The forum is attended by NASA and industry subject matter experts who judge the presentations and offer valuable feedback. New this year, RASC-AL teams based in the United States were encouraged to work with universities from countries that have signed The Artemis Accords – a set of principles designed to guide civil space exploration and use in the 21st century. 
      Finalist teams responded to one of four themes, ranging from developing large-scale lunar surface architectures enabling long-term off-world habitation, to designing new systems that leverage in-situ resources for in-space travel and exploration. 
      The South Dakota State team, winners of third place overall in the RASC-AL 2024 competition.NASA Additional 2024 Forum awards include: 
      Best in Theme: 
      AI-Powered Self-Replicating Probes – an Evolutionary Approach:   Virginia Polytechnic Institute and State University, “Project Draupnir”  Large-Scale Lunar Crater Prospector:  University of Maryland, “SITIS: Subsurface Ice and Terrain In-situ Surveyor”  Sustained Lunar Evolution: University of Puerto Rico, Mayaguez, “Permanent Outpost Lunar Architecture for Research and Innovative Services (POLARIS)”  Long Duration Mars Simulation at the Moon: Massachusetts Institute of Technology (MIT) with École Polytechnique Fédérale de Lausanne (EPFL) and the National Higher French Institute of Aeronautics and Space (ISAE-SUPAERO), “MARTEMIS: Mars Architecture Research using Taguchi Experiments on the Moon with International Solidarity”  Other Awards:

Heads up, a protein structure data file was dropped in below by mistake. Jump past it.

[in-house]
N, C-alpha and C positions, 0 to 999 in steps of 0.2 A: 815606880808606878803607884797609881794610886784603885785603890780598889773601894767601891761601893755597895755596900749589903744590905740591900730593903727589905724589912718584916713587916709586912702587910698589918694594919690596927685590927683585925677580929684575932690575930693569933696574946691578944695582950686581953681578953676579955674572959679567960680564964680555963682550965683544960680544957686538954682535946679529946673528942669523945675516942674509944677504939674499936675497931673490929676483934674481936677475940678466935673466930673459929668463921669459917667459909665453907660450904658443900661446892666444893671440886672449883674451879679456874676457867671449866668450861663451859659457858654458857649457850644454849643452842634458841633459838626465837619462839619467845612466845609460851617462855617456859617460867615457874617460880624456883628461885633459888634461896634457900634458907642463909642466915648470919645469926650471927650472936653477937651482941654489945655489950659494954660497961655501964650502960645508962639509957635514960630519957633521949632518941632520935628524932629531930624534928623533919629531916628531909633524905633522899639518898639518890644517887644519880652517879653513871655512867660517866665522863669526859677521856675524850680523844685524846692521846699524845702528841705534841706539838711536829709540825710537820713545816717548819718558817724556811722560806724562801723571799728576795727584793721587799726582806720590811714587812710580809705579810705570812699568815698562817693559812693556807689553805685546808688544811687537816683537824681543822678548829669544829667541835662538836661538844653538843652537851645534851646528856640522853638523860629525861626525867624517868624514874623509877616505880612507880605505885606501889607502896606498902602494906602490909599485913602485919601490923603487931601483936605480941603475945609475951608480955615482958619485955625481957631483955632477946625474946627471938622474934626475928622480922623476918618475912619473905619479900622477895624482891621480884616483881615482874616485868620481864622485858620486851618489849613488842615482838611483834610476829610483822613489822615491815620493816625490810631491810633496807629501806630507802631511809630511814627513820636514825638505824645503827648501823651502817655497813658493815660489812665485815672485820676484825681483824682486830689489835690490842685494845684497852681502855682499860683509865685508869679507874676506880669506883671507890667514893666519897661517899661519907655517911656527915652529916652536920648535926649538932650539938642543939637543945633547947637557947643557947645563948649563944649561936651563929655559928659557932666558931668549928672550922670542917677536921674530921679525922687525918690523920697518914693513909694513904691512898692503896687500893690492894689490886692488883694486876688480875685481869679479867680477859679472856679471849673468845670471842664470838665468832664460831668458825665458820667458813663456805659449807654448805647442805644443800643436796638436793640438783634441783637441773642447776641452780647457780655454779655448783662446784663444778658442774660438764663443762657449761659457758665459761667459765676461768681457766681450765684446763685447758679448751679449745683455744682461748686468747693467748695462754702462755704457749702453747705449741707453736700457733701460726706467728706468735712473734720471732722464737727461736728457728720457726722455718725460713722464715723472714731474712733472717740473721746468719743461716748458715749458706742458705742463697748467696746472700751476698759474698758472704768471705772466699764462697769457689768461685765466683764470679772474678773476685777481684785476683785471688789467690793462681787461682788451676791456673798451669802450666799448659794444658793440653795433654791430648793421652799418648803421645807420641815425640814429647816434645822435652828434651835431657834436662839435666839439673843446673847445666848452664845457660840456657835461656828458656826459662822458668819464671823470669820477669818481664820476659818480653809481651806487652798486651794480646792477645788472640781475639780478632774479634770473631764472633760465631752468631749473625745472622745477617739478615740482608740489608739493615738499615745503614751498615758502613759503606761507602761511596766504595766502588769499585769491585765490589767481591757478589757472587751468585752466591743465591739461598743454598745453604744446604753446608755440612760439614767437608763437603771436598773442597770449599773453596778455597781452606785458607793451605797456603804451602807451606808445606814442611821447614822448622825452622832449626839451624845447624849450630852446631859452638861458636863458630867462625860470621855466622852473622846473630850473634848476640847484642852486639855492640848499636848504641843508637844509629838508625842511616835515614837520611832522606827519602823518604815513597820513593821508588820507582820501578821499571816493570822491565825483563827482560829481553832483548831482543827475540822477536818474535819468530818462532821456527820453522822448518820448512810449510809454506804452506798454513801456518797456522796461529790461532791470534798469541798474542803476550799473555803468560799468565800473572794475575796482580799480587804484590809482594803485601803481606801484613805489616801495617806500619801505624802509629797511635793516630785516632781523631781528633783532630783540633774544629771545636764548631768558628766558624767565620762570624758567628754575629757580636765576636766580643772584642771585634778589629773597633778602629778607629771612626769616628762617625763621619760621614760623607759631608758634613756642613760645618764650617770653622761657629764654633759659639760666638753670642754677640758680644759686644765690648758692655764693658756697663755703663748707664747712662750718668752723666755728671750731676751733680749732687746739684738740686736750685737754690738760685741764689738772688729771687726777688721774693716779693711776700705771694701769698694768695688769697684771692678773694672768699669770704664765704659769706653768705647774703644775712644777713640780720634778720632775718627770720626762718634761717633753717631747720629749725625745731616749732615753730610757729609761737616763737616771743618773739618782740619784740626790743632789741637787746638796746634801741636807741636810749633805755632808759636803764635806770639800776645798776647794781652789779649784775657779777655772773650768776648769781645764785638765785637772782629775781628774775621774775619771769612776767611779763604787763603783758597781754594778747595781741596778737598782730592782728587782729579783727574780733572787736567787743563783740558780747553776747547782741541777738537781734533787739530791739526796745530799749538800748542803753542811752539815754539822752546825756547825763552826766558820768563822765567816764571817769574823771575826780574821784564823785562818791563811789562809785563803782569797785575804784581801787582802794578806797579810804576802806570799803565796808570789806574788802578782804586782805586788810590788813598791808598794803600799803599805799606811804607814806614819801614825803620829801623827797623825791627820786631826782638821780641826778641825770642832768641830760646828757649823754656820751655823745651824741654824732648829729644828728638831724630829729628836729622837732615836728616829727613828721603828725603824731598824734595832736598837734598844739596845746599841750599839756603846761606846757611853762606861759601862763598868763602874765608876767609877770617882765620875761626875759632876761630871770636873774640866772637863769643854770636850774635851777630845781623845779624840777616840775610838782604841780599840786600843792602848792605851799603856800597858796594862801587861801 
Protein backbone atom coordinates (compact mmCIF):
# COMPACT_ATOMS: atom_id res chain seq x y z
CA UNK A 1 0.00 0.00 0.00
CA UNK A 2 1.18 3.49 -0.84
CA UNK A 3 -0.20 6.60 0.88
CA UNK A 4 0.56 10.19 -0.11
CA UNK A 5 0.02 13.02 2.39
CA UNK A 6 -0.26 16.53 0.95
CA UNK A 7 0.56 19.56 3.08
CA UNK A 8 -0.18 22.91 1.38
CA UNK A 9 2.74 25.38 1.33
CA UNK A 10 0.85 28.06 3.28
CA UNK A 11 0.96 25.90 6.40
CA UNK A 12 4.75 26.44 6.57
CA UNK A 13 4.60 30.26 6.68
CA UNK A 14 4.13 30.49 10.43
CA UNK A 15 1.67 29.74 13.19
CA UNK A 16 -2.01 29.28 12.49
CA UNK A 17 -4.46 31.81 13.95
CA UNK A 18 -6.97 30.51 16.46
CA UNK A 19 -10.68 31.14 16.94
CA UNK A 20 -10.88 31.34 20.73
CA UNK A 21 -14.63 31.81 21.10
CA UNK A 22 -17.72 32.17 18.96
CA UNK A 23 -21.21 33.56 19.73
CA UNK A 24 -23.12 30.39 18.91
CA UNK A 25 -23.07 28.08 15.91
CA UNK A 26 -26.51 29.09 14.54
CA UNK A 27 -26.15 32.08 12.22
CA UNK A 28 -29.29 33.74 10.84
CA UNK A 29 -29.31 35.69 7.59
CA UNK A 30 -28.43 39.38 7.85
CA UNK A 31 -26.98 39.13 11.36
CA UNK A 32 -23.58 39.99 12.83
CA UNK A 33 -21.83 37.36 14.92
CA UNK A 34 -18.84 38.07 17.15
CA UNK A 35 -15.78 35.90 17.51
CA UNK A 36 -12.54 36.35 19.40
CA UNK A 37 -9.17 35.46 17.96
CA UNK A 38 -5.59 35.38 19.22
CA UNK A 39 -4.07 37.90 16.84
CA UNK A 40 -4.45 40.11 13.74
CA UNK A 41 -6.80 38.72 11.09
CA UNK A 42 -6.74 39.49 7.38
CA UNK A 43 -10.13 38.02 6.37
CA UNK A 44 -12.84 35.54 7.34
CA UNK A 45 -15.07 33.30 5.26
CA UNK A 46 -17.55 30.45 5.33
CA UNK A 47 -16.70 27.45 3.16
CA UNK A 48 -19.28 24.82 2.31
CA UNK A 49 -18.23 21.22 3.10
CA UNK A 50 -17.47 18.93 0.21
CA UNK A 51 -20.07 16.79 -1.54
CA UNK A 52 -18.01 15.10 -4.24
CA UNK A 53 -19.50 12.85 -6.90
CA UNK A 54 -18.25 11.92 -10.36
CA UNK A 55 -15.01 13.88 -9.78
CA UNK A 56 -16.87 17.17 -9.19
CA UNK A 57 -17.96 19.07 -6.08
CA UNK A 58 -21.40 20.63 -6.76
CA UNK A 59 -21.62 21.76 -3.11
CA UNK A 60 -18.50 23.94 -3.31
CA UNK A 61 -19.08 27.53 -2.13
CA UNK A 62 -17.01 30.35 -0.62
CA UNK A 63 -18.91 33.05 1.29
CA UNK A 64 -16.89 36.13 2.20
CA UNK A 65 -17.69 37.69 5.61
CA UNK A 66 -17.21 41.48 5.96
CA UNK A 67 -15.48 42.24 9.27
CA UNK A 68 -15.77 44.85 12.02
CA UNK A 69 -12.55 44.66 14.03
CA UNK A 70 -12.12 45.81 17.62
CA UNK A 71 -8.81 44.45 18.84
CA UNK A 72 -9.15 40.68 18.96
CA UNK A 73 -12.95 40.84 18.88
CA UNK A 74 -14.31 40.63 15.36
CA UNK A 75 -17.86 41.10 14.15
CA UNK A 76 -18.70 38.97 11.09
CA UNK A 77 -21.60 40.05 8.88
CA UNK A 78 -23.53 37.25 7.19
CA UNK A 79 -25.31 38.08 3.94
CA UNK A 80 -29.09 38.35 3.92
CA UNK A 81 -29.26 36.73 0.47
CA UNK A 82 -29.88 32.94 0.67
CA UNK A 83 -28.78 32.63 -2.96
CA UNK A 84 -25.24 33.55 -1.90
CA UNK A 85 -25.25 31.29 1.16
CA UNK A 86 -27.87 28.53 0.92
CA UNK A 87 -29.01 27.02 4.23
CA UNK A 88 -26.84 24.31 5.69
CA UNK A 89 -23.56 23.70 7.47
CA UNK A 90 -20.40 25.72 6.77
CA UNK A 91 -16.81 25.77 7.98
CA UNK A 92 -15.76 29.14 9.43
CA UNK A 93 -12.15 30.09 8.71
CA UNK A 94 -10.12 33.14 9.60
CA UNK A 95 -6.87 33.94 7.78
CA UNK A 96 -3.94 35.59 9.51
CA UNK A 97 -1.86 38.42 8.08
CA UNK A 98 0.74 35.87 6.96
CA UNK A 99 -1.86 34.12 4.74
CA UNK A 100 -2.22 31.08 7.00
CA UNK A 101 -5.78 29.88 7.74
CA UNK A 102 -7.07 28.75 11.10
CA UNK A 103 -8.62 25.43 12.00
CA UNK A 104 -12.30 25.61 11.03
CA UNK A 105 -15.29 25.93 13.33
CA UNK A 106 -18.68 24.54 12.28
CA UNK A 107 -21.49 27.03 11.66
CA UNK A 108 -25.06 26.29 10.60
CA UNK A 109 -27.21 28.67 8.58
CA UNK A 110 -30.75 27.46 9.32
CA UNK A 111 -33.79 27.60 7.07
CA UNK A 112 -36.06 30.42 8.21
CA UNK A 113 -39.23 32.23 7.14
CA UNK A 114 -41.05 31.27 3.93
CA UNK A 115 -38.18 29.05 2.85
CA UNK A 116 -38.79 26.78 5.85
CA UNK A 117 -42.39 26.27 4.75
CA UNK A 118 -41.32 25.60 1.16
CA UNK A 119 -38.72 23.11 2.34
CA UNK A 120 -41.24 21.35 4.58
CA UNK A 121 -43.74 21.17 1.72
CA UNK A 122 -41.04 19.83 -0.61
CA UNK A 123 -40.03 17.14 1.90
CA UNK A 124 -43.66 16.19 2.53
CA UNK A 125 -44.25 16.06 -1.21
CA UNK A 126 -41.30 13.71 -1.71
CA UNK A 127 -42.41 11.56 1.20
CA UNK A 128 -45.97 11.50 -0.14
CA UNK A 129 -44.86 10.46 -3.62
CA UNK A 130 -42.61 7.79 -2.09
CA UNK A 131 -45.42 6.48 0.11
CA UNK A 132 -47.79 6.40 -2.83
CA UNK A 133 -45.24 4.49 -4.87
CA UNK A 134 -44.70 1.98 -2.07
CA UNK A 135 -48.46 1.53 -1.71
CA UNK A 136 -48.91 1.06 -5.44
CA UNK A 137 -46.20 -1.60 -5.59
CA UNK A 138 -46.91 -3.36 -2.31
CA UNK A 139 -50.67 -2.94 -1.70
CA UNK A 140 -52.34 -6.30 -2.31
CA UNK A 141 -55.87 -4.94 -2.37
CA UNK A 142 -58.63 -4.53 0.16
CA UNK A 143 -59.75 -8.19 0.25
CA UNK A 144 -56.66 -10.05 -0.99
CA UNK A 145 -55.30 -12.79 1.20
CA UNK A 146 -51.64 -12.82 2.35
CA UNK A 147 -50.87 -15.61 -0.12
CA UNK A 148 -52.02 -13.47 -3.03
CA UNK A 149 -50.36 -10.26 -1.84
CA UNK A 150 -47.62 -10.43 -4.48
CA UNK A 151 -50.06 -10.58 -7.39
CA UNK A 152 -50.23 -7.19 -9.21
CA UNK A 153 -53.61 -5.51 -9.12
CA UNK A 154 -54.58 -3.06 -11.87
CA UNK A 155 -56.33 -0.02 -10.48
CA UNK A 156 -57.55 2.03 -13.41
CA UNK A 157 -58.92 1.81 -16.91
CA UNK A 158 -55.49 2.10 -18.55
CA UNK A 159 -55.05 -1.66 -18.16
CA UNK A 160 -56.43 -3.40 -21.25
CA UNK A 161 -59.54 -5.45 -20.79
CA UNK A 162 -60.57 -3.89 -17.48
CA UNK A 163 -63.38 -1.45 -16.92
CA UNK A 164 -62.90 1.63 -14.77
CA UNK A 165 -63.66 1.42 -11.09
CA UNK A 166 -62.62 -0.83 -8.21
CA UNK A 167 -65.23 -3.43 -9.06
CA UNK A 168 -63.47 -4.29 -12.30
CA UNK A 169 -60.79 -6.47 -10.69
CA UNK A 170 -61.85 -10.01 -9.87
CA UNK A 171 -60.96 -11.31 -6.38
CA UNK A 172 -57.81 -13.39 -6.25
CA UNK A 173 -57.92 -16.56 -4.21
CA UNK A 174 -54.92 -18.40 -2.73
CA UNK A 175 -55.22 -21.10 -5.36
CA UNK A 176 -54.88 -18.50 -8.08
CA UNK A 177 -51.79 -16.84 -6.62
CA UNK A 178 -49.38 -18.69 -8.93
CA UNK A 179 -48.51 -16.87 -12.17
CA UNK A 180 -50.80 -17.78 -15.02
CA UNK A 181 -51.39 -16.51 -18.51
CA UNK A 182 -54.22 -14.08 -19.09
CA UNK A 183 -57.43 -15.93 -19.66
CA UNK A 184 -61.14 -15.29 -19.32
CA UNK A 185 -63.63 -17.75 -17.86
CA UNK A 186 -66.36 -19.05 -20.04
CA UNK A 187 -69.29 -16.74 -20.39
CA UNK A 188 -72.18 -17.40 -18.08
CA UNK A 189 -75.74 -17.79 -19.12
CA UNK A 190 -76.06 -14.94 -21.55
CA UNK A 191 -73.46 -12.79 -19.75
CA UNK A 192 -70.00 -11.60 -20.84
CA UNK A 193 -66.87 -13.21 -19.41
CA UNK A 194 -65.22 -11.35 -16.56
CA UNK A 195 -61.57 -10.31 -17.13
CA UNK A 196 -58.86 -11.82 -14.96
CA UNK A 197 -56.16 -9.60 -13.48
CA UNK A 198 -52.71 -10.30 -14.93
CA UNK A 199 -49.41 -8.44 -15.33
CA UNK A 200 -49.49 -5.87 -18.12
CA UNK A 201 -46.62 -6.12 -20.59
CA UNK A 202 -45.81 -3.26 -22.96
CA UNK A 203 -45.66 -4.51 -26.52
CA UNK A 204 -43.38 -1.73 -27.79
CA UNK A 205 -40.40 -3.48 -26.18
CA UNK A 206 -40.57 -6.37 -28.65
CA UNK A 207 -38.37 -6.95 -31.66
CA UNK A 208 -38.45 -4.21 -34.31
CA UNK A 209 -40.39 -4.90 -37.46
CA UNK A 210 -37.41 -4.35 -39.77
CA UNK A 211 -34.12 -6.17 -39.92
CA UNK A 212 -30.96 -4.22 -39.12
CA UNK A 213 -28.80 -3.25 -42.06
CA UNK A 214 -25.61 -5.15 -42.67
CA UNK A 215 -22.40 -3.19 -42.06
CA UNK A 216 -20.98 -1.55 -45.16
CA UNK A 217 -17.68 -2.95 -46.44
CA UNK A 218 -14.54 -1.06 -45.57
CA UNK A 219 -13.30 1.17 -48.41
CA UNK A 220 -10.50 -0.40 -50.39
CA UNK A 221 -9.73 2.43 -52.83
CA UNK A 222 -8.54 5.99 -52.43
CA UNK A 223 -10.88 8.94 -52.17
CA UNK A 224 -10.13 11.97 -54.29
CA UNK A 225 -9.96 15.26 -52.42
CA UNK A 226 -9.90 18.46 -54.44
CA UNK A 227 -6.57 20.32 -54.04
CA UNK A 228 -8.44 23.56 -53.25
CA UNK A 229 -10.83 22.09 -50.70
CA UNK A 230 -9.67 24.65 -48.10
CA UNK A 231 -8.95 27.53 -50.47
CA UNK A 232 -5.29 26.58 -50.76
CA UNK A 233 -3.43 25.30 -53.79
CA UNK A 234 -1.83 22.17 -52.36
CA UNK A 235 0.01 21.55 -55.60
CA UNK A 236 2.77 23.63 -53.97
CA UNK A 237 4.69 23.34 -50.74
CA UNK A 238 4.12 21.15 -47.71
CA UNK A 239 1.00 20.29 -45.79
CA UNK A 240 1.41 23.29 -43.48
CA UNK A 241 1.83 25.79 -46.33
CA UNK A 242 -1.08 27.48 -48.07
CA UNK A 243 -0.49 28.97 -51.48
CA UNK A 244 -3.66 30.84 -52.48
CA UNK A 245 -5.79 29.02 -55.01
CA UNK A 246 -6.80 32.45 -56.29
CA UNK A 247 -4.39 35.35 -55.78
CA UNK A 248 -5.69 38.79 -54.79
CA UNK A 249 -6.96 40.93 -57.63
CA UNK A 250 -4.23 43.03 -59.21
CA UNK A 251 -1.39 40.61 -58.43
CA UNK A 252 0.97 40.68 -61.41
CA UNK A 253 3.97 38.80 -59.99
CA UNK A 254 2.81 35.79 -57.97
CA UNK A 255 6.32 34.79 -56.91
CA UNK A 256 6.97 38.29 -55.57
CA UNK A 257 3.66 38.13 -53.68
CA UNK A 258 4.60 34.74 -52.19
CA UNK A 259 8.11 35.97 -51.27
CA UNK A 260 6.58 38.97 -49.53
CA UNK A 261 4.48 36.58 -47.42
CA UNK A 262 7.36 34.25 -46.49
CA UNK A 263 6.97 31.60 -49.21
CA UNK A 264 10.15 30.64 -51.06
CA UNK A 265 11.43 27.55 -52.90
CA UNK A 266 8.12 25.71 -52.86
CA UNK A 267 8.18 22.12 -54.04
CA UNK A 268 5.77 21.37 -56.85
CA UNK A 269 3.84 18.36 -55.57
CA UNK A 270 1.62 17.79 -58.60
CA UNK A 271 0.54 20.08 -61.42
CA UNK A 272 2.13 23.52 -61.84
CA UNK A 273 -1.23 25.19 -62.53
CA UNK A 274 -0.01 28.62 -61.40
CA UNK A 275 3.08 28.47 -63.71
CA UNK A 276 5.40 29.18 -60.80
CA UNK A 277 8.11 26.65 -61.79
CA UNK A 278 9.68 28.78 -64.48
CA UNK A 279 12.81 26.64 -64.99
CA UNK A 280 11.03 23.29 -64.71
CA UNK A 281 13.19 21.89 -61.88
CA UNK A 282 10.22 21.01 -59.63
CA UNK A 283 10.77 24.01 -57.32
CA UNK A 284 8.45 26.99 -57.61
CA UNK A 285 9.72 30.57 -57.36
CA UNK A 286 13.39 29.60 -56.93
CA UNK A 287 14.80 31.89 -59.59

Best Prototype: South Dakota State University, “POSEID-N: Prospecting Observation System for Exploration, Investigation, Discovery, and Navigation”  RASC-AL is open to undergraduate and graduate students studying disciplines related to human exploration, including aerospace, bio-medical, electrical, and mechanical engineering, and life, physical, and computer sciences. RASC-AL projects allow students to incorporate their coursework into space exploration objectives in a team environment and help bridge strategic knowledge gaps associated with NASA’s vision. Students have the opportunity to interact with NASA officials and industry experts and develop relationships that could lead to participation in other NASA student research programs.  
      RASC-AL is sponsored by the Strategies and Architectures Office within the Exploration Systems Development Mission Directorate at NASA Headquarters, and by the Space Mission Analysis Branch within the Systems Analysis and Concepts Directorate at NASA Langley. It is administered by the National Institute of Aerospace.  
      For more information about the RASC-AL competition, including complete theme and submission guidelines, visit: http://rascal.nianet.org. 
      Facebook logo @NASA@nasalarc @NASA@NASA_Langley Instagram logo @NASA@NASA_Langley Linkedin logo @NASA@company/nasa-langley-research-center Share
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      Last Updated Jun 13, 2024 Related Terms